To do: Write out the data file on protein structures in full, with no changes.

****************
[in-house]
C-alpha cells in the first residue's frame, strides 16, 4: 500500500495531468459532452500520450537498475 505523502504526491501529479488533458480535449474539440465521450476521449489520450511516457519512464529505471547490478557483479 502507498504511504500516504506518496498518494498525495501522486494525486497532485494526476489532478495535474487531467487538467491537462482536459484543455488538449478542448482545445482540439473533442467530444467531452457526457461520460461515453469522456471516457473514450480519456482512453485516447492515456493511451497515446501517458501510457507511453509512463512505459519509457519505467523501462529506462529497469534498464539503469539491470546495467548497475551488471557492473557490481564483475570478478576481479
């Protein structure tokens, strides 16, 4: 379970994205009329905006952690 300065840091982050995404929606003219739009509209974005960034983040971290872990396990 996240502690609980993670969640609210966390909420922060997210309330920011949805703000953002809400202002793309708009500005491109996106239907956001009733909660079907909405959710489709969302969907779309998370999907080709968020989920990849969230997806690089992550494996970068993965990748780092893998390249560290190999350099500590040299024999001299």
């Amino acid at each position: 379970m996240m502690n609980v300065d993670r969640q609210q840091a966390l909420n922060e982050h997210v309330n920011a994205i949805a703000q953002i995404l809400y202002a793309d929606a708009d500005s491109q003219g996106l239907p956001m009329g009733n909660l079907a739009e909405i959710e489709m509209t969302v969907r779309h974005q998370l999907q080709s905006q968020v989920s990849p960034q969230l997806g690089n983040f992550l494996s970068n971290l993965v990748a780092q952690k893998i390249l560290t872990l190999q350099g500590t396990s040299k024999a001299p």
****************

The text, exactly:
[in-house]
C-alpha cells in the first residue's frame, strides 16, 4: 500500500495531468459532452500520450537498475 505523502504526491501529479488533458480535449474539440465521450476521449489520450511516457519512464529505471547490478557483479 502507498504511504500516504506518496498518494498525495501522486494525486497532485494526476489532478495535474487531467487538467491537462482536459484543455488538449478542448482545445482540439473533442467530444467531452457526457461520460461515453469522456471516457473514450480519456482512453485516447492515456493511451497515446501517458501510457507511453509512463512505459519509457519505467523501462529506462529497469534498464539503469539491470546495467548497475551488471557492473557490481564483475570478478576481479
């Protein structure tokens, strides 16, 4: 379970994205009329905006952690 300065840091982050995404929606003219739009509209974005960034983040971290872990396990 996240502690609980993670969640609210966390909420922060997210309330920011949805703000953002809400202002793309708009500005491109996106239907956001009733909660079907909405959710489709969302969907779309998370999907080709968020989920990849969230997806690089992550494996970068993965990748780092893998390249560290190999350099500590040299024999001299």
């Amino acid at each position: 379970m996240m502690n609980v300065d993670r969640q609210q840091a966390l909420n922060e982050h997210v309330n920011a994205i949805a703000q953002i995404l809400y202002a793309d929606a708009d500005s491109q003219g996106l239907p956001m009329g009733n909660l079907a739009e909405i959710e489709m509209t969302v969907r779309h974005q998370l999907q080709s905006q968020v989920s990849p960034q969230l997806g690089n983040f992550l494996s970068n971290l993965v990748a780092q952690k893998i390249l560290t872990l190999q350099g500590t396990s040299k024999a001299p």